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Asian J Surg. 2012 Apr;35(2):93-5. doi: 10.1016/j.asjsur.2012.04.011. Epub 2012 May 23.

Left-sided gallbladder: an incidental finding on laparoscopic cholecystectomy.

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  • 1Department of General Surgery 'A', La Rabta Hospital, Tunis, Tunisia. aminmakni@msn.com

Abstract

Transposition of the gallbladder to the left side without situs inversus viscerum is rare. These gallbladders are situated under the left lobe of the liver between Segment III and IV or on Segment III to the left of the falciform ligament. This is a report of a 50-year-old woman who was admitted to our department with a history of pain in her right upper abdomen. The physical examination showed tenderness in the right upper quadrant of the abdomen without a Murphy's sign. Abdominal ultrasonography showed gall bladder stones without dilatation of the bile ducts. The patient underwent a laparoscopic cholecystectomy using the French position and four ports positioned as usual. We discovered a left-sided gallbladder located on the left of the round ligament. The gallbladder was excised as usual. Intraoperative cholangiogram showed neither dilatation of the bile ducts nor associated congenital anomalies of the biliary tree. The patient was discharged on the first postoperative day. Because routine preoperative examinations may not detect the anomaly, the latter may take surgeons by surprise during laparoscopy. Awareness of the unpredictable confluence of the cystic duct into the common bile duct and selective use of intraoperative cholangiography both contributed to the safe laparoscopic management of this unusual problem.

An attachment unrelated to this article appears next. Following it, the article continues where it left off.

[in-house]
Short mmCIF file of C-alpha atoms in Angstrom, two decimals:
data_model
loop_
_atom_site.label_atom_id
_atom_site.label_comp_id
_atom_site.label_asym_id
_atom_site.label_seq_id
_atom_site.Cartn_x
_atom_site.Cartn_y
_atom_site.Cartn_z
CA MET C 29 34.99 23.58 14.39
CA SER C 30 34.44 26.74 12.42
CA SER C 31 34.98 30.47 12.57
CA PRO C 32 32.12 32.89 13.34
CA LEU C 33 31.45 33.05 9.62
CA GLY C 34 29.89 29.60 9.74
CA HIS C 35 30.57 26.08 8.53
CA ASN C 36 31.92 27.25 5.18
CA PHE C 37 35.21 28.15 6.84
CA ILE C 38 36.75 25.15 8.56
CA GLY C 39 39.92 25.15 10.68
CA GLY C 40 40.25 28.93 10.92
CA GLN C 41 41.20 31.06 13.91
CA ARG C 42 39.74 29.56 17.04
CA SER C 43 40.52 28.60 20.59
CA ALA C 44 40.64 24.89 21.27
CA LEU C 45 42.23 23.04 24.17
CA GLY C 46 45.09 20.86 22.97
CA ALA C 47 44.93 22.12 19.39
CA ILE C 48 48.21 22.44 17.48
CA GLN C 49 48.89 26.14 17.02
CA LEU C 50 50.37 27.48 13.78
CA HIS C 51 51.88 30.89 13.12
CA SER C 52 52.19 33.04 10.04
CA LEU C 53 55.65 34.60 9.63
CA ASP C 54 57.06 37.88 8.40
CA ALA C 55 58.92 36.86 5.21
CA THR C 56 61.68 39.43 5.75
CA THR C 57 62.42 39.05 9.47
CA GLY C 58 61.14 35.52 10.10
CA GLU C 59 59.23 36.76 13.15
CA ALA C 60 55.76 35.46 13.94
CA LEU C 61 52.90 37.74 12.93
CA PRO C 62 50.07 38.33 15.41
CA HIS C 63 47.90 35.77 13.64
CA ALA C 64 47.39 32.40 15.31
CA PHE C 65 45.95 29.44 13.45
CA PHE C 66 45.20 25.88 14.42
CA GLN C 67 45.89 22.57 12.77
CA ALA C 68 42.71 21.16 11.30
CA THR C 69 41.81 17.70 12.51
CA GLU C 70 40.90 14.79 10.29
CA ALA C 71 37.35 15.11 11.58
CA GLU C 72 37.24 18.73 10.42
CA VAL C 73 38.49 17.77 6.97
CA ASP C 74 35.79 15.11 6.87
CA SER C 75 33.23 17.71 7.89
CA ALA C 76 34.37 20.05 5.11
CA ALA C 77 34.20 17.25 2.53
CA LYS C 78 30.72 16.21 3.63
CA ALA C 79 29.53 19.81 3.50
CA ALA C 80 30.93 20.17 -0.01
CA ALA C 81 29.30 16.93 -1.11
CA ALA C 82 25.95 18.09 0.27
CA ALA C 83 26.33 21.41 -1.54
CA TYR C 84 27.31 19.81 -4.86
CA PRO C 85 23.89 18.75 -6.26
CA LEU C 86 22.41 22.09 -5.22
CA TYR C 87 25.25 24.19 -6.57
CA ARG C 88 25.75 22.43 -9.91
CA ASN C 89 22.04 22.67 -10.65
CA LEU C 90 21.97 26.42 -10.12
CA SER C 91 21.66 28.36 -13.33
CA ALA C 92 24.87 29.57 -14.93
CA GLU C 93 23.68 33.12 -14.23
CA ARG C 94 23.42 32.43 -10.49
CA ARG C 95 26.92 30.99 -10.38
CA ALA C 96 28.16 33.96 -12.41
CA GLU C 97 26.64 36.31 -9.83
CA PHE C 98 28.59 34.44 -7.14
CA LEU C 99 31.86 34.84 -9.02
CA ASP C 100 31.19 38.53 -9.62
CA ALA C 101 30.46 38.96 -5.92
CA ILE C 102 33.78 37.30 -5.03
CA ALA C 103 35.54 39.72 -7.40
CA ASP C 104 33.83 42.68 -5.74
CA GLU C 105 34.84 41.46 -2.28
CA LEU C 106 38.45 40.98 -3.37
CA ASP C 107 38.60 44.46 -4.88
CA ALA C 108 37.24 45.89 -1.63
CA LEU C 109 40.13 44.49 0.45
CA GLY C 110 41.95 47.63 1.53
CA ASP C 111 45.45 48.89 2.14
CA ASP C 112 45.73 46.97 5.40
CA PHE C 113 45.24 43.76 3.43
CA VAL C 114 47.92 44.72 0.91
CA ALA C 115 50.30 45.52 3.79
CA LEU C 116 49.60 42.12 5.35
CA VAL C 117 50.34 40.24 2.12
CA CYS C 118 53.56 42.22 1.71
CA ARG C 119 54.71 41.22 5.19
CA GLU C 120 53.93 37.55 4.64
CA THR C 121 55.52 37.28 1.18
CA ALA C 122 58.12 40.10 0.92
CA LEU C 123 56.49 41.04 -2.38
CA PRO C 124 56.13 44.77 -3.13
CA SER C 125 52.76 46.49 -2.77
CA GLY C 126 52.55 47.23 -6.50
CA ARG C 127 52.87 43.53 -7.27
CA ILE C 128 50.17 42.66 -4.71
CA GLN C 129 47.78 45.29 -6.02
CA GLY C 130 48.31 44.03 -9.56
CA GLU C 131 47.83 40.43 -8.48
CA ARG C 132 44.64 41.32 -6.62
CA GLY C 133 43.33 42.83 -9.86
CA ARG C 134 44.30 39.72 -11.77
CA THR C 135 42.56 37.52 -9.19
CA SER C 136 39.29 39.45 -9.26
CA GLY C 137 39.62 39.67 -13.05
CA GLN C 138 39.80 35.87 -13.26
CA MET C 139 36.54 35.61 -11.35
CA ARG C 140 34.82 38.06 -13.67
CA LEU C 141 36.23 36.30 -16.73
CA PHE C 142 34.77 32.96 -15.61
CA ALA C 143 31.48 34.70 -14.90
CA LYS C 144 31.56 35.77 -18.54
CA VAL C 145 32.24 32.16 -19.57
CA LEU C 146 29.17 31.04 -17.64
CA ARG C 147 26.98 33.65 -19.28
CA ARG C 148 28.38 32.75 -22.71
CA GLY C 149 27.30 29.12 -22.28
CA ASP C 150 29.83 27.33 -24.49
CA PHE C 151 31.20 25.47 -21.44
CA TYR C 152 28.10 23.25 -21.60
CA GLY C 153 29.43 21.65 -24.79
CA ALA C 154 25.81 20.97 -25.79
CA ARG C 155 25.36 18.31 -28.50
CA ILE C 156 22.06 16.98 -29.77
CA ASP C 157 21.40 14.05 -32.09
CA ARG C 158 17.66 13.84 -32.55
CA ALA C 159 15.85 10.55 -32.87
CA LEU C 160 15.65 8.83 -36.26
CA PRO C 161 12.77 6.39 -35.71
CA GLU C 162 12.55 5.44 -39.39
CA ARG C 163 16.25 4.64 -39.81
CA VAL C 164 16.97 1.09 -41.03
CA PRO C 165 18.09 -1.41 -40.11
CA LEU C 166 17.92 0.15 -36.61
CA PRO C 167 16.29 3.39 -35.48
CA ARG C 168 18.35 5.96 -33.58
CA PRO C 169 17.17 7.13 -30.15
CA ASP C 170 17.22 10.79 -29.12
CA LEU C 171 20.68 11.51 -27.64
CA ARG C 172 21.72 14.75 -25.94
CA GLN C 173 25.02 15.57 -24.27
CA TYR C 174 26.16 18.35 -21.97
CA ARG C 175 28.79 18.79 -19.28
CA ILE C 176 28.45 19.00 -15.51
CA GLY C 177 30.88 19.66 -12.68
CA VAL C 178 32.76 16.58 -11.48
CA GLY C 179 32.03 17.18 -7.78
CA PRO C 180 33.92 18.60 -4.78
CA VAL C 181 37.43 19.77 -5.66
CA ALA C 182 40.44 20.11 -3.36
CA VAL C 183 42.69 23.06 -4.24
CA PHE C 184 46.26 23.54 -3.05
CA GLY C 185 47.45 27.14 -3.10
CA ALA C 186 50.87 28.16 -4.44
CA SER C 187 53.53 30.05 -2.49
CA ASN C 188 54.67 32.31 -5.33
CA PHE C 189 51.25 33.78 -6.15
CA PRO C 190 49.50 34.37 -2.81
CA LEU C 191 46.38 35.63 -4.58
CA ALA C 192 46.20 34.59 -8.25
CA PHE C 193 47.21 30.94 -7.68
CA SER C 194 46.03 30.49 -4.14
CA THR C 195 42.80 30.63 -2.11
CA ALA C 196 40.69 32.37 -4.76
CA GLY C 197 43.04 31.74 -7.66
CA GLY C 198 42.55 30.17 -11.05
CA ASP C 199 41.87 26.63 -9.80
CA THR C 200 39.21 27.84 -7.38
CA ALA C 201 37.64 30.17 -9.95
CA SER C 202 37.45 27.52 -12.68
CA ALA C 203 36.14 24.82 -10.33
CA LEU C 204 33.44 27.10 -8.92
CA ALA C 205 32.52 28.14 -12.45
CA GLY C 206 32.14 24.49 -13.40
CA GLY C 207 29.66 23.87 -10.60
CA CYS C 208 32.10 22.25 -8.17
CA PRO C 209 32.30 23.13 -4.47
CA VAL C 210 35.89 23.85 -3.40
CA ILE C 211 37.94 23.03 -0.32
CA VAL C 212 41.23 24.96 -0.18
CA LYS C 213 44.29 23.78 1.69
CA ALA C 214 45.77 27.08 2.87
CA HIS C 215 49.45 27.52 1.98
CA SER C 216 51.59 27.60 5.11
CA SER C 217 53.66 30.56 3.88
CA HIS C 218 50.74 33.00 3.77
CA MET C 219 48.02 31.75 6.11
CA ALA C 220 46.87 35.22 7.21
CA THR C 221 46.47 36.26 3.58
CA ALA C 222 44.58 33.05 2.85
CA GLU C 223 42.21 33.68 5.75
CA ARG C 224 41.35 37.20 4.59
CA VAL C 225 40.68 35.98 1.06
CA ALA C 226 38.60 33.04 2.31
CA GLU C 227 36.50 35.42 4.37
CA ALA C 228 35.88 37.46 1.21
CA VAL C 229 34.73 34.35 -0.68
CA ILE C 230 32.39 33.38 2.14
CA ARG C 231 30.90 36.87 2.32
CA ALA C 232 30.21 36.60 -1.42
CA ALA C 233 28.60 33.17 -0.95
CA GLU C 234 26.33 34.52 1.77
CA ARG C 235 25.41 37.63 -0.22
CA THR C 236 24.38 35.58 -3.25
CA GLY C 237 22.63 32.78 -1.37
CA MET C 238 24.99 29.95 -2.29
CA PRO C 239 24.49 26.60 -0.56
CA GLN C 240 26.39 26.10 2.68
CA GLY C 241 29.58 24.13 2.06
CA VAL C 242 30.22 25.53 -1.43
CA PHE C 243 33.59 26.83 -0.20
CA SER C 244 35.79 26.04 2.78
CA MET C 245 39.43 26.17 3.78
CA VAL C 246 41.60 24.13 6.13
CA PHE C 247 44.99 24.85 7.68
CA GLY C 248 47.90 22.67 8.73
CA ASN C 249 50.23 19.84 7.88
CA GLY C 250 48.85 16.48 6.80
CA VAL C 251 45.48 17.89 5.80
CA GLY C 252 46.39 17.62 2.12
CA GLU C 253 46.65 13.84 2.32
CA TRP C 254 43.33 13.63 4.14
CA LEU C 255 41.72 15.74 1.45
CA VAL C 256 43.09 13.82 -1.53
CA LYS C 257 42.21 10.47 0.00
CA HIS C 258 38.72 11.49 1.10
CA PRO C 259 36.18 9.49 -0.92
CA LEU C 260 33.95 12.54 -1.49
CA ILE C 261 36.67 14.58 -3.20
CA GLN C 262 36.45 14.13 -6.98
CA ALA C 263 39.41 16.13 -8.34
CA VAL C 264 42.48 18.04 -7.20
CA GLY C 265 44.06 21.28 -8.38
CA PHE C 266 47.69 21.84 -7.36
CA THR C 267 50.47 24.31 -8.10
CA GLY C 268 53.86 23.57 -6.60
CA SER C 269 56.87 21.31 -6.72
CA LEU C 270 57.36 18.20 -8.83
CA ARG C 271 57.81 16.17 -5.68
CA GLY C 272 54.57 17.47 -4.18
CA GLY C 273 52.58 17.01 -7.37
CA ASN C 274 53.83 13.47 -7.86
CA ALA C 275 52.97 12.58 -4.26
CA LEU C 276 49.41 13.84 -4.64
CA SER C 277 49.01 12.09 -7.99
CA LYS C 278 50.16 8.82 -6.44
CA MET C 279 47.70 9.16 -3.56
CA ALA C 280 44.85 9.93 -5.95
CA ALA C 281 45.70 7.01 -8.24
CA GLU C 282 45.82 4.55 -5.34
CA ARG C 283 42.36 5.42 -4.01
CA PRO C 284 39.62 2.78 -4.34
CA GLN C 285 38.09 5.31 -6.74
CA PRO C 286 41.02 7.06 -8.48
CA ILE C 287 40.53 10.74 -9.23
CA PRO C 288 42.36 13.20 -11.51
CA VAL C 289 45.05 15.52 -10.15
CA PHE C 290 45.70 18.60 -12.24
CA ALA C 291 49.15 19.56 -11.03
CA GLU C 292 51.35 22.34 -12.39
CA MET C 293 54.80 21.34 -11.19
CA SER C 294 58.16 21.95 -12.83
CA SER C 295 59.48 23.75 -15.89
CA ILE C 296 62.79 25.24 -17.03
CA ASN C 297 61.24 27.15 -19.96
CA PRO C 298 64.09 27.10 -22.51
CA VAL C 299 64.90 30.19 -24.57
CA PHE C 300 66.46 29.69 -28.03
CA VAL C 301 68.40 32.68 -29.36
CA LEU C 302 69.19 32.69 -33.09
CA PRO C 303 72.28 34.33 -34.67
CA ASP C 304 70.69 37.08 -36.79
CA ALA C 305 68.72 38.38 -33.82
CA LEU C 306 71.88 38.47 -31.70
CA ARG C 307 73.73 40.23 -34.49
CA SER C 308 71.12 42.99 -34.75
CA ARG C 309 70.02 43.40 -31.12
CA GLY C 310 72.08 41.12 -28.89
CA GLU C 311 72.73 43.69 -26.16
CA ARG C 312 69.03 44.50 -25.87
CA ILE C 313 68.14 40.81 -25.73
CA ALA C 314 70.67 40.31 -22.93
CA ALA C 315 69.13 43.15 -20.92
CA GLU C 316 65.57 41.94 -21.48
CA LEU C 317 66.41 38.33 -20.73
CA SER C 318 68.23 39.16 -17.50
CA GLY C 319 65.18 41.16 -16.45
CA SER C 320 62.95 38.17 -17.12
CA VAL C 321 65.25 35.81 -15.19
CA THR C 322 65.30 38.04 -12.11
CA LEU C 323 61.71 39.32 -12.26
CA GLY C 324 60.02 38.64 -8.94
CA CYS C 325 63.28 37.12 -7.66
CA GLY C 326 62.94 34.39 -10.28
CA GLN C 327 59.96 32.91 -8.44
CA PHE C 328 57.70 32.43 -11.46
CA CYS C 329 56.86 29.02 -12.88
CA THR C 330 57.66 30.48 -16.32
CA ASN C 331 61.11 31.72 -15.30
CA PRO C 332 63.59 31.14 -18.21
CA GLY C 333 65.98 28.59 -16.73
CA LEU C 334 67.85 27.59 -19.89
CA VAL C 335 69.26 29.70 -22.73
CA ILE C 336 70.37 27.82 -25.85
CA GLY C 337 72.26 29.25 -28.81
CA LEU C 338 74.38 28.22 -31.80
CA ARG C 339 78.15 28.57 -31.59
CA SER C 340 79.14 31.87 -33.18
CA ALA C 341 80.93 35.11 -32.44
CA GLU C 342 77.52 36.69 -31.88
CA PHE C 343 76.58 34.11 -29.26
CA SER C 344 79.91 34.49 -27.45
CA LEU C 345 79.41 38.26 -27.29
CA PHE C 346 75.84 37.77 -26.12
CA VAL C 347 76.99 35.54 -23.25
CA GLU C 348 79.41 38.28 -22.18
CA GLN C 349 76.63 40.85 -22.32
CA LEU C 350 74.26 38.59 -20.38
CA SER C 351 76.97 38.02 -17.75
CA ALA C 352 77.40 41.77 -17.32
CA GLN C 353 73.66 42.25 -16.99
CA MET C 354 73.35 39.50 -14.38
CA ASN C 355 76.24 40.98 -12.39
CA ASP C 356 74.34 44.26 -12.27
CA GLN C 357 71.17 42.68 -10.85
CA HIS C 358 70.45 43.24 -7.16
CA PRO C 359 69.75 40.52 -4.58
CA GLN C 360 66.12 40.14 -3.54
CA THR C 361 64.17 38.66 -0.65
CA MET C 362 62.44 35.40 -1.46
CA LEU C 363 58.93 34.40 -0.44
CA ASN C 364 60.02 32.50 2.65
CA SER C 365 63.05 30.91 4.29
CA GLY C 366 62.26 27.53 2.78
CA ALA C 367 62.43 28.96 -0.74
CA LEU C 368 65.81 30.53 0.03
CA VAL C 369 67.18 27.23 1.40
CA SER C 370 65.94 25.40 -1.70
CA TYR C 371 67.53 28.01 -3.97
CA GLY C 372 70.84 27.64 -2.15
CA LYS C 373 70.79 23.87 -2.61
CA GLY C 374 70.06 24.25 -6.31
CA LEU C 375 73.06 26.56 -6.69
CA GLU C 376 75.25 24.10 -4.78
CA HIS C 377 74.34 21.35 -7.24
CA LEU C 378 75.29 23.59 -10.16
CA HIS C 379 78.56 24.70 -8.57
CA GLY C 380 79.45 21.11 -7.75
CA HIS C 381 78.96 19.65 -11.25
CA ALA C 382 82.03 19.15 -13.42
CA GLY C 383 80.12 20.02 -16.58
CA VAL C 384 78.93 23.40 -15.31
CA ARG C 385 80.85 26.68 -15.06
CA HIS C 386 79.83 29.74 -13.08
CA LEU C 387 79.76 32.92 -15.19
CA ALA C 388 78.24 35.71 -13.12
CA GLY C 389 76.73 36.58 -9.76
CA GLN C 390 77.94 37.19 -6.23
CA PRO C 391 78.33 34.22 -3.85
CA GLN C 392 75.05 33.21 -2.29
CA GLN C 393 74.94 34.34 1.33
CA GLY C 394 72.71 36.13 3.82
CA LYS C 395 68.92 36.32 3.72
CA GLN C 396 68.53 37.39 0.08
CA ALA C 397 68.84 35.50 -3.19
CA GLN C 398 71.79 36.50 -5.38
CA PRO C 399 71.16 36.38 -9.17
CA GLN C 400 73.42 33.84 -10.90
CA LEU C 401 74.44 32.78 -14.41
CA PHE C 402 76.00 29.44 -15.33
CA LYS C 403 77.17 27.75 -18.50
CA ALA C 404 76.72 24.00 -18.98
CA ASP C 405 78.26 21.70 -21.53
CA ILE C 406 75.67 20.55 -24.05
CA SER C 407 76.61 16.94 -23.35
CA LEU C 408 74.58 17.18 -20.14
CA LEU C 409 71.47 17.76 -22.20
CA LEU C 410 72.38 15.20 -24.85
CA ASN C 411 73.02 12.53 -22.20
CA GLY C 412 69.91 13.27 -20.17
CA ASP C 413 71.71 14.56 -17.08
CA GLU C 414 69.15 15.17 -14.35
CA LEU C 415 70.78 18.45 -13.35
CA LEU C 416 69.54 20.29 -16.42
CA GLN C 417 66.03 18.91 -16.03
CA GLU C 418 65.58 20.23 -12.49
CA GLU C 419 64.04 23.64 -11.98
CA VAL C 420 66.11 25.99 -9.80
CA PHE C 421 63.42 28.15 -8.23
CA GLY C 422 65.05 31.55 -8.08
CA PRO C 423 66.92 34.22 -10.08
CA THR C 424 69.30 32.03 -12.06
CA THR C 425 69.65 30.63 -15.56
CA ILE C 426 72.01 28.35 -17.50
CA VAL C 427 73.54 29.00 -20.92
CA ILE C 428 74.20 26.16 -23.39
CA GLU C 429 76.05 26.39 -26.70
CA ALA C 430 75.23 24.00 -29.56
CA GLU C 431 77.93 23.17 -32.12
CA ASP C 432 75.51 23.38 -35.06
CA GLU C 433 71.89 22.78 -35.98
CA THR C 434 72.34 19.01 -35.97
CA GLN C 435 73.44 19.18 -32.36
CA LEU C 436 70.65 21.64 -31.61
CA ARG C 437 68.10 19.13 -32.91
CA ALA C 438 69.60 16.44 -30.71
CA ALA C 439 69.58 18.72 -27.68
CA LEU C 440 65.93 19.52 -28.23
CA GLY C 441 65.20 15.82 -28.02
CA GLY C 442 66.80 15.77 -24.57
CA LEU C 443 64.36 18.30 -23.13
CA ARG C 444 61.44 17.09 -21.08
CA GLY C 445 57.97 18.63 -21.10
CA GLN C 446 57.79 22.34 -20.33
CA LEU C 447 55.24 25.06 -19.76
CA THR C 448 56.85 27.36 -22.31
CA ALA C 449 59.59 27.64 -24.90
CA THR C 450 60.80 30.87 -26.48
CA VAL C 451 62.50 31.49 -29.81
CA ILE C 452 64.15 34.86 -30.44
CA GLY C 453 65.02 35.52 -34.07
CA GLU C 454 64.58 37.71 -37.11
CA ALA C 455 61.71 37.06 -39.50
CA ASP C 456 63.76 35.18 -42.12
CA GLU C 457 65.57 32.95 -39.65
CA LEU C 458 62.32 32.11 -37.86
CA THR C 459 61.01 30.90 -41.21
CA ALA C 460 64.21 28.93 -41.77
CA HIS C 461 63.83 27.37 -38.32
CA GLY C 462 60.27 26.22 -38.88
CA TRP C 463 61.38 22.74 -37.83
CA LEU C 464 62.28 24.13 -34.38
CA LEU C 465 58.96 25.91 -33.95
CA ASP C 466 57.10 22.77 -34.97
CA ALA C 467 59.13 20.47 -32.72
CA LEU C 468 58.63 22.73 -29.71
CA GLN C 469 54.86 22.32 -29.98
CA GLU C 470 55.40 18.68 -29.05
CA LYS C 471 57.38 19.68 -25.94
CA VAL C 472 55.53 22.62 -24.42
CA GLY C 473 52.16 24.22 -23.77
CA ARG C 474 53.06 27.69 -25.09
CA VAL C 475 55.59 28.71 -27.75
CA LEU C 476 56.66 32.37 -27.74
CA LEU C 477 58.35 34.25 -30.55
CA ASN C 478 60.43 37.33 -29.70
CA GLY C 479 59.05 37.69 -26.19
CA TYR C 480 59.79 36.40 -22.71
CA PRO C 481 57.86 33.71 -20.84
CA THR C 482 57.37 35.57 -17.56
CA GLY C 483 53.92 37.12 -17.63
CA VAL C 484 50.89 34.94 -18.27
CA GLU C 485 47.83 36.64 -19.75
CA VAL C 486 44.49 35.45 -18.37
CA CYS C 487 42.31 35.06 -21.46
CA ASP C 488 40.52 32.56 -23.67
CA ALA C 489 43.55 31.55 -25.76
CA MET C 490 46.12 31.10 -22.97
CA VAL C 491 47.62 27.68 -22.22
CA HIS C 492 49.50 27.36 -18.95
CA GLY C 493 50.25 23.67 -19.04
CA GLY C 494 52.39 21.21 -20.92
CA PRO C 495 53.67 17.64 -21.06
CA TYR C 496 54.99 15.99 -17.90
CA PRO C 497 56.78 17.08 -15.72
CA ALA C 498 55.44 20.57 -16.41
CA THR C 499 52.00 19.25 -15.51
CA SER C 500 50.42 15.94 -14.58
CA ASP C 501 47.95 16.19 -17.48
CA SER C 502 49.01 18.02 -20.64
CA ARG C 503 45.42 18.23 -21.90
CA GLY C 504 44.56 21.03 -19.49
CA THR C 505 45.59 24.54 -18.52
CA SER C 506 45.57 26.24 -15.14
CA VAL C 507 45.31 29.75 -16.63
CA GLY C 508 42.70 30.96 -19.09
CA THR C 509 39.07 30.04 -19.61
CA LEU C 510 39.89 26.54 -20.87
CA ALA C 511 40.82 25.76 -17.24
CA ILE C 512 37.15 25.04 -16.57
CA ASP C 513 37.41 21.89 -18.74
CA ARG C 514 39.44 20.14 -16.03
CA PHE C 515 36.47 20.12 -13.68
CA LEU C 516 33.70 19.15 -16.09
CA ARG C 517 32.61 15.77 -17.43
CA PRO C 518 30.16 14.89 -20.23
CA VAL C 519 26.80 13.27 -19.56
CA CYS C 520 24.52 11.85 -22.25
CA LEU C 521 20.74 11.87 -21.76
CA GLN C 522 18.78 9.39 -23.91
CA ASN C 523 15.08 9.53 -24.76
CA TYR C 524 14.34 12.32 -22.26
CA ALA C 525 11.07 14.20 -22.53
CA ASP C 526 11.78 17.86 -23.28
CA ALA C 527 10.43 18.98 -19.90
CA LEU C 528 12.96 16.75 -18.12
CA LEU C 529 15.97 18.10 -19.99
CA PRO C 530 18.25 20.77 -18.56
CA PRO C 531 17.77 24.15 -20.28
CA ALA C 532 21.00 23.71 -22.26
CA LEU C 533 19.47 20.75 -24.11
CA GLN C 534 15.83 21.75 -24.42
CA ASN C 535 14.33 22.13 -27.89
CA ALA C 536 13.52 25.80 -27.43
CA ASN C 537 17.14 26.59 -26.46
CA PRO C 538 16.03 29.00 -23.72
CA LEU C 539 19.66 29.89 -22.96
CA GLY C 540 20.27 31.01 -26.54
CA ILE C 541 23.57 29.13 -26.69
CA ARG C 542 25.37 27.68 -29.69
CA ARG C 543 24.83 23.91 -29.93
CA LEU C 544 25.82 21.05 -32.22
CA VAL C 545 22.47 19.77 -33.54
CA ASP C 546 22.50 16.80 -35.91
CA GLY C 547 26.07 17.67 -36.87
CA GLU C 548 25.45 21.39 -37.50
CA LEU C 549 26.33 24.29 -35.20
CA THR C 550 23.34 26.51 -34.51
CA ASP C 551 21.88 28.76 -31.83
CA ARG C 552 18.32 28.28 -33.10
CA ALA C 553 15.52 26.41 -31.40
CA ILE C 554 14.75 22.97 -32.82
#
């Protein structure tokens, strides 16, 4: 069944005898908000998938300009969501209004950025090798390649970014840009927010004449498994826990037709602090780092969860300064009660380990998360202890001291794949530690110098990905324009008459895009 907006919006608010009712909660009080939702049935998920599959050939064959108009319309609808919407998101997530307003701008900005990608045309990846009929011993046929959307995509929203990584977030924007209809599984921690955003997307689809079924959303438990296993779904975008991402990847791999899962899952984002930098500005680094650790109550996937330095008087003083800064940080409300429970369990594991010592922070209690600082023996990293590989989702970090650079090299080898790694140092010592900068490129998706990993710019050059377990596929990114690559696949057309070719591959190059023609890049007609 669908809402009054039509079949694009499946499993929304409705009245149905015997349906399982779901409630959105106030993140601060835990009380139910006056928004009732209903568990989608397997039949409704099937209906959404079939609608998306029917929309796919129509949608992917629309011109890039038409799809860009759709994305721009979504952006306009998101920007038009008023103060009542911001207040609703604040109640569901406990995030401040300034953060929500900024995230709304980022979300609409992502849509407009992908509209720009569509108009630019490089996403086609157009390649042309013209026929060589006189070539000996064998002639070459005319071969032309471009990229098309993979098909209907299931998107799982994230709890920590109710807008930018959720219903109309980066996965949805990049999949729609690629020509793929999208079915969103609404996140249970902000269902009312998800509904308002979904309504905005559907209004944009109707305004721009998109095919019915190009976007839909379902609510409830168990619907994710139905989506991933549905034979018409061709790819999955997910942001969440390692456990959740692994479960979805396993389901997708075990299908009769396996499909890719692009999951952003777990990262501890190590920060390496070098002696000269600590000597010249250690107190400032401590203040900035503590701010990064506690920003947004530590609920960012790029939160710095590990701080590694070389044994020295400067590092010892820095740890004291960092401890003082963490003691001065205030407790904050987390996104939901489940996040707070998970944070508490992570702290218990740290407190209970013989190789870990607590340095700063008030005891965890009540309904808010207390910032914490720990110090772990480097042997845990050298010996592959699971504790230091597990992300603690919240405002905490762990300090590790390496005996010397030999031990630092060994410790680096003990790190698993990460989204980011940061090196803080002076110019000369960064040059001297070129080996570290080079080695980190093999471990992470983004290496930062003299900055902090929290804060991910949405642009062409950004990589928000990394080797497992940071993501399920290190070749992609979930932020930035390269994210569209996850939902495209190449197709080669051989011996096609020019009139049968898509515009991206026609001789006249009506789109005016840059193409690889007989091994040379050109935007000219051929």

Copyright © 2012. Published by Elsevier B.V.

PMID:
22720865
[PubMed - indexed for MEDLINE]
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